Monday, March 29, 2010

This morning while discussing the Moscow metro bombing, my World Issues teacher asked me—since I’m Russian—if I’d be able to give an overview of the ongoing Russo-Chechen conflict that has resulted in several terrorist attacks in the past decade. My first reaction was surprise that he’d assume my knowledge of the situation based simply on my nationality. My next reaction was the realization and embarrassment that I knew next to nothing about the conflict, despite having just written an essay for that same class on Soviet influence. (In my defense, I focused mostly on Georgia for the essay.)

When people picture Russia I guess this see this sort of Second World, rugged, half-civilized, half-corrupted country with Vodka fountains, cigarette vending machines, haggard old men and beautiful women. The reality is that Russia’s major cities, like Moscow, are not that different than New York City, or Toronto, or any other major North American metropolis. My last time in Moscow we stayed at the Marriot hotel, and out of the few restaurants we ate at, one was a Texan grill, and another was a KFC. Almost everyone speaks English. It is not uncommon to see a Peugeot or any other glorified European vehicle. And while in the West famous brands like Mercedes stick to “luxury” cars, in Russia and Europe they don’t hesitate to also design vans or buses. The differences begin to arise when you leave Moscow in your rented car and travel out to the boonies. In Russia, each city or town has a number assigned to it which appears on cars’ license plates, so those infamous Russian cops, always looking for a buck from a bribe, can tell your car is from Moscow, and by the looks of it is rented, which means your probably have money, which means they have 30 seconds to think up an excuse to pull you over and get it from you.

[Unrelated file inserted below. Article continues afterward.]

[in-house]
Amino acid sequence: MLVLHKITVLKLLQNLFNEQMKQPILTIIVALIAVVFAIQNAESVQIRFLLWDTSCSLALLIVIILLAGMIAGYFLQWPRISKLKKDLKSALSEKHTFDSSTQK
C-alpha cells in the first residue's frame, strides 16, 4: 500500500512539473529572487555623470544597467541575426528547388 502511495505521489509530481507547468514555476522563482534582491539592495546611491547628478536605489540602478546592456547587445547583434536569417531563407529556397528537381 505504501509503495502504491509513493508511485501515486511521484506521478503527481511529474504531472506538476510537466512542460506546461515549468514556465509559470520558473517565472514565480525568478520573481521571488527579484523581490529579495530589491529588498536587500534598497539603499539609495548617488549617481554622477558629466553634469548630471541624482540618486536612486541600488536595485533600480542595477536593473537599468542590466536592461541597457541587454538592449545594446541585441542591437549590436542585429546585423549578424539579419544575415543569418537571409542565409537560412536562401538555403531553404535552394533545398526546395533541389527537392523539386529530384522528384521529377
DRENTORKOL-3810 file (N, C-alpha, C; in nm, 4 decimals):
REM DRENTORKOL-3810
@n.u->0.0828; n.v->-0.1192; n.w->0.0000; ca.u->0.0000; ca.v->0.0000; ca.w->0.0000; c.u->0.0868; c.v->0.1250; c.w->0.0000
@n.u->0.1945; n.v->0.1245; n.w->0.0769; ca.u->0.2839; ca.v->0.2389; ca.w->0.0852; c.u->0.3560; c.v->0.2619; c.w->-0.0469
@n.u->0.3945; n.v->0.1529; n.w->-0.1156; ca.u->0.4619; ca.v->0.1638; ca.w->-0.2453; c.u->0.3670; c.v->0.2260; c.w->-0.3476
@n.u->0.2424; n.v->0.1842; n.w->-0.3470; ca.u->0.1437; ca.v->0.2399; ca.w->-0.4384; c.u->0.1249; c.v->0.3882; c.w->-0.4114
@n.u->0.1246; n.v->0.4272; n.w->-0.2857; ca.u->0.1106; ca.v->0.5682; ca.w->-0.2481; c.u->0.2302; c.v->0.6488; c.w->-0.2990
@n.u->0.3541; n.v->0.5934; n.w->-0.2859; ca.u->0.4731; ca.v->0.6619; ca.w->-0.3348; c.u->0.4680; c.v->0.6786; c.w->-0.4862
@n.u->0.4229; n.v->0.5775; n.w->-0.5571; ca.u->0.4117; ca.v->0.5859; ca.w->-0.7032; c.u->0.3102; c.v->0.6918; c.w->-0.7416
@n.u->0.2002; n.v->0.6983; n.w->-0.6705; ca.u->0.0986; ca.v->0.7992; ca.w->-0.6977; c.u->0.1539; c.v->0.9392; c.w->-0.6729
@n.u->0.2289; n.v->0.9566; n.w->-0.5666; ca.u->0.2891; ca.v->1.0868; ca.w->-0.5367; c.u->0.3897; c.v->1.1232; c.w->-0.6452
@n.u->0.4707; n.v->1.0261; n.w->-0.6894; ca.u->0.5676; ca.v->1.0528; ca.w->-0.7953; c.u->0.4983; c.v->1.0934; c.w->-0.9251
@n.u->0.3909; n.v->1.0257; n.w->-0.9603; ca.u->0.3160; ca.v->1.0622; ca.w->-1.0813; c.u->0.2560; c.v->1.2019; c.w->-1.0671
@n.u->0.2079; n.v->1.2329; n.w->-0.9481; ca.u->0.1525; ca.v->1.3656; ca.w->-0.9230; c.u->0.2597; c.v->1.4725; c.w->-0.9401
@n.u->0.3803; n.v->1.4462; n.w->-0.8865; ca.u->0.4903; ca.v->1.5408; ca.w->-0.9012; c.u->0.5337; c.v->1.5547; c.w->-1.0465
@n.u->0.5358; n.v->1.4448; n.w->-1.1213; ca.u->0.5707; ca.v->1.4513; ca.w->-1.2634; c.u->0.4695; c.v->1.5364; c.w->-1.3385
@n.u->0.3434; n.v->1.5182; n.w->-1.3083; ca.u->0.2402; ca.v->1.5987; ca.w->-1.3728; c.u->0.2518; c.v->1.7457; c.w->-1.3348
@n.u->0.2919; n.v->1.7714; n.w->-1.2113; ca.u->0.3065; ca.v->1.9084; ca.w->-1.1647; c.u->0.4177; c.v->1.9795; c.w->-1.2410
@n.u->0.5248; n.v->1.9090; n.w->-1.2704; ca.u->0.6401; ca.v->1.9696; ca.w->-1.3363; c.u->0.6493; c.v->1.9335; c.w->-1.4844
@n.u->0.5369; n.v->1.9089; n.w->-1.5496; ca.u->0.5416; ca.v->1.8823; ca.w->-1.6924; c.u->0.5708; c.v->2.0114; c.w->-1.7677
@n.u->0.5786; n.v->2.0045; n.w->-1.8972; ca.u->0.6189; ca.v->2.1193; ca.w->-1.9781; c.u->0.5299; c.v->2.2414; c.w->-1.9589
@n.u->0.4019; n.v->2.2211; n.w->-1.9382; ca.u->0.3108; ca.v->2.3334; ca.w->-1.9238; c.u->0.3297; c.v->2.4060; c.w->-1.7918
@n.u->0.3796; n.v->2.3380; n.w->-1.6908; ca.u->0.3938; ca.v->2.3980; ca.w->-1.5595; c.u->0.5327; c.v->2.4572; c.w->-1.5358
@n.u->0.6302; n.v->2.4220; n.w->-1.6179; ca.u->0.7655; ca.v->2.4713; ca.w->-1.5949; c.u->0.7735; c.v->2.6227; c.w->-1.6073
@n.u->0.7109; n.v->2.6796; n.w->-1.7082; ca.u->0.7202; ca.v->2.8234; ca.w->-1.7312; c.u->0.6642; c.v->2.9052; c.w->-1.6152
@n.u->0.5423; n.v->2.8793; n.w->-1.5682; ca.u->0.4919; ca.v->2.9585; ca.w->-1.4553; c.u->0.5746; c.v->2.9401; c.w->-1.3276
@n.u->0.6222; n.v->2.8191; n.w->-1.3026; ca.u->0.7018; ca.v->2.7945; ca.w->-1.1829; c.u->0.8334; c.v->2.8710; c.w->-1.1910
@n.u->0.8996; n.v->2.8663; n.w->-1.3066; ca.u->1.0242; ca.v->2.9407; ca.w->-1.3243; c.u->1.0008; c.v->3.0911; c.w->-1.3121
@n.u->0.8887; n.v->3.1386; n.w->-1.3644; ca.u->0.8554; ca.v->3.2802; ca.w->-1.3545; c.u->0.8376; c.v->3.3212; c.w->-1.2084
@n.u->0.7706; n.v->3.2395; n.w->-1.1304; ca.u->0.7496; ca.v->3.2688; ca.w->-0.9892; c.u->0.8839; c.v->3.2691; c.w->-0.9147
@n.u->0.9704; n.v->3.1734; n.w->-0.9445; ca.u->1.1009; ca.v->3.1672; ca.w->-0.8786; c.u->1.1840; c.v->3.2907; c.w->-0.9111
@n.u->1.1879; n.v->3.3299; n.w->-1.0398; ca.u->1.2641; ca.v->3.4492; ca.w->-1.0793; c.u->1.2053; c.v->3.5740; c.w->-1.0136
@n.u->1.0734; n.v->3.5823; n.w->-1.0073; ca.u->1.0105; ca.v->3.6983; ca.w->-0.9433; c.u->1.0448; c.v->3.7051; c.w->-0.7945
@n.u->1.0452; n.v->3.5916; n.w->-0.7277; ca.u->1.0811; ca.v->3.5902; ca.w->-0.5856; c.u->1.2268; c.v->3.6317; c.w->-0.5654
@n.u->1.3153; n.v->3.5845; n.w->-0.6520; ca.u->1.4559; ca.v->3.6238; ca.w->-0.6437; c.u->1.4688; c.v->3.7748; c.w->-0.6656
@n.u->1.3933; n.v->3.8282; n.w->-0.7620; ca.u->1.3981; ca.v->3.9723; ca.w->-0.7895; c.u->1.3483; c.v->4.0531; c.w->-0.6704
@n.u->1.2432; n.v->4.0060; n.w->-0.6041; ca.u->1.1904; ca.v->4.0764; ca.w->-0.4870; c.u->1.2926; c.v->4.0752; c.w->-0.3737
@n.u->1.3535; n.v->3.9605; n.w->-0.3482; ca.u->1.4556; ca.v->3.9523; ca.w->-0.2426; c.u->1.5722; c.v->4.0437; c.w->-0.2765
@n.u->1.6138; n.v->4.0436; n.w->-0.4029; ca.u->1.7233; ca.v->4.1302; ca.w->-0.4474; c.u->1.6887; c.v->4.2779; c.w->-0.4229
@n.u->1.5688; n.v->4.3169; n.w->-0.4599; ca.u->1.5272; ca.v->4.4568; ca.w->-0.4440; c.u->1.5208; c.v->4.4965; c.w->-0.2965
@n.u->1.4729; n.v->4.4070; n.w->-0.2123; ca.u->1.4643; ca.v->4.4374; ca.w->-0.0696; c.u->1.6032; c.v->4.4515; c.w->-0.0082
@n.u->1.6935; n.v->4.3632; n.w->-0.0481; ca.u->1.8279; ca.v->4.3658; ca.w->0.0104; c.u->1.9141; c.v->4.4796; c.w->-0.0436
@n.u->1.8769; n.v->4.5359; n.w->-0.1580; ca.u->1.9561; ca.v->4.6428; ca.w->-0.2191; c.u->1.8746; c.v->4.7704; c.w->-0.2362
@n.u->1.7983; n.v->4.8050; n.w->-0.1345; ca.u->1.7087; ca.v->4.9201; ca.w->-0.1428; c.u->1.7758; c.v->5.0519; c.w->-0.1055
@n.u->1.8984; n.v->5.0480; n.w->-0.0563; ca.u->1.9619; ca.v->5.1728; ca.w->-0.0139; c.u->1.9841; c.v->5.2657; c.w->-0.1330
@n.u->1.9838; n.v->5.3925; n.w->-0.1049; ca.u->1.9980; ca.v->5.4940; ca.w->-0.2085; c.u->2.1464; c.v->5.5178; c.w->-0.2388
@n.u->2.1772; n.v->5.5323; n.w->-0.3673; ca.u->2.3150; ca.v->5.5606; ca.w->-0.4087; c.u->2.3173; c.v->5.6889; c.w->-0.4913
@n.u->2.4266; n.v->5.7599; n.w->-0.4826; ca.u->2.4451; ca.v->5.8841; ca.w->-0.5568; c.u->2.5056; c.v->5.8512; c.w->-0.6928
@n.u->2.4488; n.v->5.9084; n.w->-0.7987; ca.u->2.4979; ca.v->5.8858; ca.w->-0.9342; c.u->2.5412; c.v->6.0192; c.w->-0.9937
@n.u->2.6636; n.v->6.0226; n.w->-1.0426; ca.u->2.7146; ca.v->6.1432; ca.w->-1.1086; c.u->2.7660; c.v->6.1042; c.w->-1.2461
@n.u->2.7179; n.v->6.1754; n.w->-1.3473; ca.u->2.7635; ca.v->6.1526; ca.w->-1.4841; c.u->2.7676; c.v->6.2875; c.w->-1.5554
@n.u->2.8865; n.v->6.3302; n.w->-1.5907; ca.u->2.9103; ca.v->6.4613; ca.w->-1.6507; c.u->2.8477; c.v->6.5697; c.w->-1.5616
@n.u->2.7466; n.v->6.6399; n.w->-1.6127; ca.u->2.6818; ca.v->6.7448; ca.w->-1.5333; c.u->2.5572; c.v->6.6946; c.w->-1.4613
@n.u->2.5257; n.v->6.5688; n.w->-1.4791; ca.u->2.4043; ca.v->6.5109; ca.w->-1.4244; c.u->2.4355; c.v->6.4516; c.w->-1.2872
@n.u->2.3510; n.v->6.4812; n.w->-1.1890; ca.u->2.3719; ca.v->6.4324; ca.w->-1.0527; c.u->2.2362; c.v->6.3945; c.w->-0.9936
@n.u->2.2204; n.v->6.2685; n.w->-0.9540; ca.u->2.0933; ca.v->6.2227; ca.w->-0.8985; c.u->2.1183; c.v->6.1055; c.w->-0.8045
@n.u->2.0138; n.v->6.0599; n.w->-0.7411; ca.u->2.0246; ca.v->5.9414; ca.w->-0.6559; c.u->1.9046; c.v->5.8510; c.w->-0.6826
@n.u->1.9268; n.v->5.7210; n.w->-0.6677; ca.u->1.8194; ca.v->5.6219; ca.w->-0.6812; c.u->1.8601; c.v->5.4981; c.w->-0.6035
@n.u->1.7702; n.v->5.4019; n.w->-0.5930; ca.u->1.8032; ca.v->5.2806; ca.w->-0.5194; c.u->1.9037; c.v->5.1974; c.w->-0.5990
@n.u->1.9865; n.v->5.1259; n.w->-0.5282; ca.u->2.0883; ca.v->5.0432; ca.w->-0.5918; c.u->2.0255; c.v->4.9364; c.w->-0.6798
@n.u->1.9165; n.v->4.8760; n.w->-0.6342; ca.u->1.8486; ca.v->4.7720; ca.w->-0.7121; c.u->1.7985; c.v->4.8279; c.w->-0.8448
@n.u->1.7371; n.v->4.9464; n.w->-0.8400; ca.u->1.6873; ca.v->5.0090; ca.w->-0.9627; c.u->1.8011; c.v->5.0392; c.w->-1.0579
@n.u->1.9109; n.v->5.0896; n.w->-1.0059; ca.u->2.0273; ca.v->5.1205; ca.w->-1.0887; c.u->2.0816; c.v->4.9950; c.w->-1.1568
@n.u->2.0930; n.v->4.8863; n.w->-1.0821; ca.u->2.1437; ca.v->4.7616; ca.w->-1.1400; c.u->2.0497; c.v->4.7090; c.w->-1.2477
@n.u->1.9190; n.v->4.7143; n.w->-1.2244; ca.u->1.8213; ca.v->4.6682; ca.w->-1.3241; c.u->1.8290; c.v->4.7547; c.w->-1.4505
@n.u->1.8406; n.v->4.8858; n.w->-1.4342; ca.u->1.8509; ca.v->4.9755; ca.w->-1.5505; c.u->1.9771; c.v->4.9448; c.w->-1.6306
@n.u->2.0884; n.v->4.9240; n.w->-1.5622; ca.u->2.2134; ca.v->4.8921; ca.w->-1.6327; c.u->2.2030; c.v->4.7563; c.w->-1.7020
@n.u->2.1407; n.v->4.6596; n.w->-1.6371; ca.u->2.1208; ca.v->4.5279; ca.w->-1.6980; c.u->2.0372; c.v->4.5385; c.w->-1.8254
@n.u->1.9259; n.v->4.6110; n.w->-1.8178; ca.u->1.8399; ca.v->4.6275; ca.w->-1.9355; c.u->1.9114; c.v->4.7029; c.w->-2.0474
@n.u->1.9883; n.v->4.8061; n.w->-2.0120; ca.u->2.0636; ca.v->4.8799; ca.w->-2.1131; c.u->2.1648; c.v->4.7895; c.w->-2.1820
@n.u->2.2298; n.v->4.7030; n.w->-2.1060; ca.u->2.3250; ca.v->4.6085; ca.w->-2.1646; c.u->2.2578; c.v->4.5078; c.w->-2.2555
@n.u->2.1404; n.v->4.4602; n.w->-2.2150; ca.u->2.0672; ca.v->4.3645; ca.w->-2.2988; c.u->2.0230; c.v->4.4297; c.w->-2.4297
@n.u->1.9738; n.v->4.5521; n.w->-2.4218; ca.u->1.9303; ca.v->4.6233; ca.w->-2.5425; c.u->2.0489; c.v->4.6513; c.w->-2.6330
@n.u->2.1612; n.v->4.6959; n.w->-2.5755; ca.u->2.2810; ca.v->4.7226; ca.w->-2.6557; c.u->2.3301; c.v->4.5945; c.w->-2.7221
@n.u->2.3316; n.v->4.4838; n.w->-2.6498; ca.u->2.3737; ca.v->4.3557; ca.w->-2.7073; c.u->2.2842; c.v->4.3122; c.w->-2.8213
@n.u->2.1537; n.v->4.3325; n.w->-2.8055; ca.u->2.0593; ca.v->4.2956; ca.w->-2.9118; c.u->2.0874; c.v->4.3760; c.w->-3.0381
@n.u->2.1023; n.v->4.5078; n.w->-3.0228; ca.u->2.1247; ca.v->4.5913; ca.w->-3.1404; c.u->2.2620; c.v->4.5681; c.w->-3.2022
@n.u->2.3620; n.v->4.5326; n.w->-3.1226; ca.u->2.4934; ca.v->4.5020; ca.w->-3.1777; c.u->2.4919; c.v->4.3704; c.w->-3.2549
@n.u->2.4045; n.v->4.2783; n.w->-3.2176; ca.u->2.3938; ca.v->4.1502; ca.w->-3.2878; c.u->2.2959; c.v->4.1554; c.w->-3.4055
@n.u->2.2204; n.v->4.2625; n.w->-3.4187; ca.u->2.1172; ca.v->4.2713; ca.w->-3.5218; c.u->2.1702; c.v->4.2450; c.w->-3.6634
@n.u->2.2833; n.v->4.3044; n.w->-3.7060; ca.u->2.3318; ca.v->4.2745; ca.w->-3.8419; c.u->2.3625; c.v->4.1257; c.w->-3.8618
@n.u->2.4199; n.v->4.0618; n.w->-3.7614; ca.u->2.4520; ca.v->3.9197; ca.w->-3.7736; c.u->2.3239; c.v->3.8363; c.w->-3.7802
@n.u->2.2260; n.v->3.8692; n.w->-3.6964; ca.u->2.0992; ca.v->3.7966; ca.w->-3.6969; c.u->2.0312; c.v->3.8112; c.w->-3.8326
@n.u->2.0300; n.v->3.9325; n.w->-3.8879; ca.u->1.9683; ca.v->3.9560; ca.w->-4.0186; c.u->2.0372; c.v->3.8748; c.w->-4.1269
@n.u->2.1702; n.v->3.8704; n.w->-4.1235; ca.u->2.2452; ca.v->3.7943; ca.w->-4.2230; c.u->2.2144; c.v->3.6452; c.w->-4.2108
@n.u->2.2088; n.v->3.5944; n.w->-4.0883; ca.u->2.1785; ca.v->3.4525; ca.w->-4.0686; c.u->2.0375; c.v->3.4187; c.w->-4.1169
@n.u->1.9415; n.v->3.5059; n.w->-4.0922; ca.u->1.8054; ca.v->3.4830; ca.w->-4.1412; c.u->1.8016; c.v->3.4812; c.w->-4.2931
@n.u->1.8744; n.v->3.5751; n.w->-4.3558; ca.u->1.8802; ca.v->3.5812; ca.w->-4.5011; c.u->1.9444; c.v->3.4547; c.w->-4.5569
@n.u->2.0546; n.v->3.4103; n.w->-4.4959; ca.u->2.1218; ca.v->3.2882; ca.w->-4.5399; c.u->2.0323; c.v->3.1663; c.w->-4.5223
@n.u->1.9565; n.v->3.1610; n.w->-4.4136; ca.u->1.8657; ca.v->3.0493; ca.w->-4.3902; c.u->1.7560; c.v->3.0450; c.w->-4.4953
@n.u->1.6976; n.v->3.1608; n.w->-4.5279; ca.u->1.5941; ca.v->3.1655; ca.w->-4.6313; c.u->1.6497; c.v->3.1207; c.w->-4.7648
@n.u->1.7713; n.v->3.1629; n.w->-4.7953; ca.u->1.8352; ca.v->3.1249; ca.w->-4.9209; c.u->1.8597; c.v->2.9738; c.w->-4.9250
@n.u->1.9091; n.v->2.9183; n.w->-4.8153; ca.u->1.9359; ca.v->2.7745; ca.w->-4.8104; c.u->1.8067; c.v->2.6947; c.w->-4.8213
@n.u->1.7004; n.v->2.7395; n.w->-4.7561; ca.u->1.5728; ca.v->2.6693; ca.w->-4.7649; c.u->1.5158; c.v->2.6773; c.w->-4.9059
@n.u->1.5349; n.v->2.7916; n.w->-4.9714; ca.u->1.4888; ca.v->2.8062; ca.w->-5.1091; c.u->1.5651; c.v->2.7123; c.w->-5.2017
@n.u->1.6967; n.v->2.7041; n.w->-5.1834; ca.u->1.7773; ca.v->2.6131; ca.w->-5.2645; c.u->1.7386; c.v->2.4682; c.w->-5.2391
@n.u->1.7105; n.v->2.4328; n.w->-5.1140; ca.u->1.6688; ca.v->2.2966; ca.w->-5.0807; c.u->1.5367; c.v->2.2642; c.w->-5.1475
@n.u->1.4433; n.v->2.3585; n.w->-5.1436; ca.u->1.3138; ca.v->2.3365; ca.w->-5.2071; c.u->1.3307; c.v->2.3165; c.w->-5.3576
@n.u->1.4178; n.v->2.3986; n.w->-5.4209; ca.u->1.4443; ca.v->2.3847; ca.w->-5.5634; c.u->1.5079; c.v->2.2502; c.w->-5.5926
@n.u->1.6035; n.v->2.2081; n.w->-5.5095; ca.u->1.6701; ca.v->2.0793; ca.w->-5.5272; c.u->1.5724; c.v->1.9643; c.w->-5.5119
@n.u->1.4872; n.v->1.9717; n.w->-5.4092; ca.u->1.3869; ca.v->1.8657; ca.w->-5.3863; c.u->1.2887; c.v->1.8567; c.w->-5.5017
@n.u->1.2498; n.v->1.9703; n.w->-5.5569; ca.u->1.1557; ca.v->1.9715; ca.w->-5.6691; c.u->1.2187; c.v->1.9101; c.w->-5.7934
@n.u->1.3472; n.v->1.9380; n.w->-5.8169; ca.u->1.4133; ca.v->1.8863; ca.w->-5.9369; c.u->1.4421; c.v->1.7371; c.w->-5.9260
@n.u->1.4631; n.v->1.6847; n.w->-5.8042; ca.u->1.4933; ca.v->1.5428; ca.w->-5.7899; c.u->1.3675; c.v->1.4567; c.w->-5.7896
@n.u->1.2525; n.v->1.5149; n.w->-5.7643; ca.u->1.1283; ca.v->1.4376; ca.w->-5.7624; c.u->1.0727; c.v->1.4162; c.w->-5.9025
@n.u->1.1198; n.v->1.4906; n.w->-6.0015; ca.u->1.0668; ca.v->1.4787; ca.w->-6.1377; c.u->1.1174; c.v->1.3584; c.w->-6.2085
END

There have been a few situations where the Family Guy style stereotypes of Russian life have played themselves out in front of my own eyes. One was when we were driving towards Moscow through country roads, and to the side of the highway, saw an abandoned rusted tank sitting in a muddy field. Another situation I didn’t actually see because I was looking away, but my family has reiterated for me enough times that I have engraved it into my memory by sheer will and desire to have seen it. Across the street from out hotel was a fancy, upper class, restaurant and lounge, and while I wasn’t looking, out of the doors came a security guard with an automatic machine gun, followed by a couple dressed in evening clothes. They got in the car, and their “escort”, who by my family’s given description, looked more like S.W.A.T. team combatant, shut their door for them and subsequently got in on the other side himself.